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Anesthesiology. 2011 Apr;114(4):901-11. doi: 10.1097/ALN.0b013e31820efb36.

Delaying blood transfusion in experimental acute anemia with a perfluorocarbon emulsion.

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  • 1Department of Bioengineering, University of California, San Diego, La Jolla, California 92093-0412, USA. pcabrales@ucsd.edu

Abstract

BACKGROUND:

To avoid unnecessary blood transfusions, physiologic transfusion triggers, rather than exclusively hemoglobin-based transfusion triggers, have been suggested. The objective of this study was to determine systemic and microvascular effects of using a perfluorocarbon-based oxygen carrier (PFCOC) to maintain perfusion and oxygenation during extreme anemia.

METHODS:

The hamster (weight, 55-65 g) window chamber model was used. Two isovolemic hemodilution steps were performed using hydroxyethyl starch, 10%, at normoxic conditions to a hematocrit of 19% (hemoglobin, 5.5 g/dl), the point at which the transfusion trigger was reached. Two additional hemodilution exchanges using the PFCOC (Oxycyte) and increasing the fraction of inspired oxygen to 1.0 were performed to reduce the hematocrit to 11% (hemoglobin, 3.8 g/dl) and 6% (hemoglobin, 2.0 g/dl), respectively. No control group was used in the study because this concentration of hemodilution is lethal with conventional plasma expanders. Systemic parameters, microvascular perfusion, functional capillary density, and oxygen tensions across the microvascular network were measured.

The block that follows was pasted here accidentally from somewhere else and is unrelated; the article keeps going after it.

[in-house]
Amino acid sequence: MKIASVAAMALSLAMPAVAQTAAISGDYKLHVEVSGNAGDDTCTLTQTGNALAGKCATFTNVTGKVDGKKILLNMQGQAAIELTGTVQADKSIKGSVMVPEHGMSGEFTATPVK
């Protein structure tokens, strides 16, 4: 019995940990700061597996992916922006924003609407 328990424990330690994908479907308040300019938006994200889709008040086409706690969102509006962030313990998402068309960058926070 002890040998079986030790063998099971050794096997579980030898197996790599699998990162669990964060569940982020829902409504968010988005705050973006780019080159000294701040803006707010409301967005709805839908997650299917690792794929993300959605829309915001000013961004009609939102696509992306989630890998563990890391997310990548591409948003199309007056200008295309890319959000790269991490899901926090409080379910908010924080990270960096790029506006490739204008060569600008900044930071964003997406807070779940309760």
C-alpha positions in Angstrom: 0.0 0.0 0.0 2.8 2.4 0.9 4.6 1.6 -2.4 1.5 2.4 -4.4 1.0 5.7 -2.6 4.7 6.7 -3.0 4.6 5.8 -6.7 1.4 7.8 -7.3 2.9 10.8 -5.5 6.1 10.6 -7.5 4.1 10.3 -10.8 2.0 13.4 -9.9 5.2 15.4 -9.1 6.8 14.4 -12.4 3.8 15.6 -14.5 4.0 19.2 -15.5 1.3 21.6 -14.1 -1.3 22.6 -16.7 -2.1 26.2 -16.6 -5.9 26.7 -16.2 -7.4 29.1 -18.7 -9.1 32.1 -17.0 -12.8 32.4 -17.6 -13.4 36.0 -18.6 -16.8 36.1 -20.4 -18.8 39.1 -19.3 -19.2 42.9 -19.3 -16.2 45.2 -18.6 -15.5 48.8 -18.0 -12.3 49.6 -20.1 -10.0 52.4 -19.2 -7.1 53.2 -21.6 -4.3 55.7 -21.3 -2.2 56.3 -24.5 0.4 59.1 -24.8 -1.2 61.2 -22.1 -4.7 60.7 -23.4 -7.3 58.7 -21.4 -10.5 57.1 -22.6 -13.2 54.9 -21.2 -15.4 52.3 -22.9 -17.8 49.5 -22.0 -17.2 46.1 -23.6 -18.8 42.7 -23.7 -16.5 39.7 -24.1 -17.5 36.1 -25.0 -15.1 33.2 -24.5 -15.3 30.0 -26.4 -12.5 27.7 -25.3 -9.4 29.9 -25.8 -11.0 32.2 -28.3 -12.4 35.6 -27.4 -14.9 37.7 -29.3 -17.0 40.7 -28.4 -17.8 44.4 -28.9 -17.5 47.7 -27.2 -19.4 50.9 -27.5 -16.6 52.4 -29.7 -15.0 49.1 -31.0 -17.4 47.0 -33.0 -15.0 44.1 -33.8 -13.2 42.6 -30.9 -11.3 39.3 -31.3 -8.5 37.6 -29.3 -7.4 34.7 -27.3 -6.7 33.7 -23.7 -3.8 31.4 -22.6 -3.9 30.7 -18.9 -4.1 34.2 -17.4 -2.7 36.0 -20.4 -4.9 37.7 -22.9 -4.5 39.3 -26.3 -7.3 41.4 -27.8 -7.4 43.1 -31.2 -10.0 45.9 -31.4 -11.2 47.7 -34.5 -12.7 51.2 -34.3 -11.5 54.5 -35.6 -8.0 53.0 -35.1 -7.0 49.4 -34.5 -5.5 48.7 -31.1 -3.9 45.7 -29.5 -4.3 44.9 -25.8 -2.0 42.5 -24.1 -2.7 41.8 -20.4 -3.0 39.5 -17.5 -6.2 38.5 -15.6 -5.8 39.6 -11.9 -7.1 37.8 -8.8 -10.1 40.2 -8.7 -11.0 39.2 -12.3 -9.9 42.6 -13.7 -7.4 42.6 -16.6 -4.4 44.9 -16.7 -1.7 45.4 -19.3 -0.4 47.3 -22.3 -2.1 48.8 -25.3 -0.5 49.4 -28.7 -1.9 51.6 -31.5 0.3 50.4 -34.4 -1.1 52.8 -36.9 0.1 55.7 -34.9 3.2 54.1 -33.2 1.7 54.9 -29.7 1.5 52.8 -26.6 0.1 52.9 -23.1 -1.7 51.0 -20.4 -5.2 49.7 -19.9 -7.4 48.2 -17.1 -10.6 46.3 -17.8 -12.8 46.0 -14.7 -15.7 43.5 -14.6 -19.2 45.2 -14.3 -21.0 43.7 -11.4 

RESULTS:

At 6% hematocrit, the PFCOC maintained mean arterial pressure, cardiac output, systemic oxygen delivery, and oxygen consumption. As hematocrit was decreased from 11% to 6%, functional capillary density, calculated microvascular oxygen delivery, and oxygen consumption decreased; and the oxygen extraction ratio was close to 100%. Peripheral tissue oxygenation was not predicted by systemic oxygenation.

CONCLUSIONS:

The PFCOC, in conjunction with hyperoxia, was able to sustain organ function and partially provide systemic oxygenation during extreme anemia during the observation period. The PFCOC can work as a bridge until erythrocytes are available for transfusion or when additional oxygen is required, despite the possible limitations in peripheral tissue oxygenation.

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